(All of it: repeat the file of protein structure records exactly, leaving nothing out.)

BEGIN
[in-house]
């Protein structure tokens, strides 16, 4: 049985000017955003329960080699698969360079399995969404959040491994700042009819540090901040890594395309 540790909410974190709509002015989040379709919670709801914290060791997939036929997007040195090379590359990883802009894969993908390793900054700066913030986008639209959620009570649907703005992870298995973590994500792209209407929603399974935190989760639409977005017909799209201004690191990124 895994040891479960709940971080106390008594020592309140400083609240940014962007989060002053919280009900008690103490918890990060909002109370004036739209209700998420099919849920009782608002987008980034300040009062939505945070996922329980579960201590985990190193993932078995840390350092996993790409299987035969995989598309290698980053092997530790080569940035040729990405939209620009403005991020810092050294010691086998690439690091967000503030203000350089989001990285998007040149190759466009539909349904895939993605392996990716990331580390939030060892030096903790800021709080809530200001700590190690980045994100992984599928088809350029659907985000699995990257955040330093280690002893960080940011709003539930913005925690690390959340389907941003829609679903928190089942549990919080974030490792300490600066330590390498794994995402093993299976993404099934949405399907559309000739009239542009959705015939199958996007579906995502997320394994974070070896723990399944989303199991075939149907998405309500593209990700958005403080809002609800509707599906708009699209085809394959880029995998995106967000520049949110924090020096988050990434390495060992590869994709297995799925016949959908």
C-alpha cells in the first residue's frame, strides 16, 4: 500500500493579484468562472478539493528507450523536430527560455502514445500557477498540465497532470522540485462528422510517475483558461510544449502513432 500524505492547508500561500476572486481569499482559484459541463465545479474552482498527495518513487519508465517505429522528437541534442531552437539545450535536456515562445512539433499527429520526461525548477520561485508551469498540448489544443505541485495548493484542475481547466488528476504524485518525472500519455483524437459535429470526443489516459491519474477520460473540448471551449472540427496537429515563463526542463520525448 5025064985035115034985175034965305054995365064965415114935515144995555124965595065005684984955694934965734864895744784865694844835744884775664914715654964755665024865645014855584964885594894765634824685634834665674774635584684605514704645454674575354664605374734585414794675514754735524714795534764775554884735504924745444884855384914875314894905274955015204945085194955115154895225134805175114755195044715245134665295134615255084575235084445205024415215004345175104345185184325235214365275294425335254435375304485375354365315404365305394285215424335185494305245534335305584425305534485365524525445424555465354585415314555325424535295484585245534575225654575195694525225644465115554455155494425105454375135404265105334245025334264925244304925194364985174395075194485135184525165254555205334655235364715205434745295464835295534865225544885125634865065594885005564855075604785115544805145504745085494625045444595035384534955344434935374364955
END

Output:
[in-house]
């Protein structure tokens, strides 16, 4: 049985000017955003329960080699698969360079399995969404959040491994700042009819540090901040890594395309 540790909410974190709509002015989040379709919670709801914290060791997939036929997007040195090379590359990883802009894969993908390793900054700066913030986008639209959620009570649907703005992870298995973590994500792209209407929603399974935190989760639409977005017909799209201004690191990124 895994040891479960709940971080106390008594020592309140400083609240940014962007989060002053919280009900008690103490918890990060909002109370004036739209209700998420099919849920009782608002987008980034300040009062939505945070996922329980579960201590985990190193993932078995840390350092996993790409299987035969995989598309290698980053092997530790080569940035040729990405939209620009403005991020810092050294010691086998690439690091967000503030203000350089989001990285998007040149190759466009539909349904895939993605392996990716990331580390939030060892030096903790800021709080809530200001700590190690980045994100992984599928088809350029659907985000699995990257955040330093280690002893960080940011709003539930913005925690690390959340389907941003829609679903928190089942549990919080974030490792300490600066330590390498794994995402093993299976993404099934949405399907559309000739009239542009959705015939199958996007579906995502997320394994974070070896723990399944989303199991075939149907998405309500593209990700958005403080809002609800509707599906708009699209085809394959880029995998995106967000520049949110924090020096988050990434390495060992590869994709297995799925016949959908």
C-alpha cells in the first residue's frame, strides 16, 4: 500500500493579484468562472478539493528507450523536430527560455502514445500557477498540465497532470522540485462528422510517475483558461510544449502513432 500524505492547508500561500476572486481569499482559484459541463465545479474552482498527495518513487519508465517505429522528437541534442531552437539545450535536456515562445512539433499527429520526461525548477520561485508551469498540448489544443505541485495548493484542475481547466488528476504524485518525472500519455483524437459535429470526443489516459491519474477520460473540448471551449472540427496537429515563463526542463520525448 5025064985035115034985175034965305054995365064965415114935515144995555124965595065005684984955694934965734864895744784865694844835744884775664914715654964755665024865645014855584964885594894765634824685634834665674774635584684605514704645454674575354664605374734585414794675514754735524714795534764775554884735504924745444884855384914875314894905274955015204945085194955115154895225134805175114755195044715245134665295134615255084575235084445205024415215004345175104345185184325235214365275294425335254435375304485375354365315404365305394285215424335185494305245534335305584425305534485365524525445424555465354585415314555325424535295484585245534575225654575195694525225644465115554455155494425105454375135404265105334245025334264925244304925194364985174395075194485135184525165254555205334655235364715205434745295464835295534865225544885125634865065594885005564855075604785115544805145504745085494625045444595035384534955344434935374364955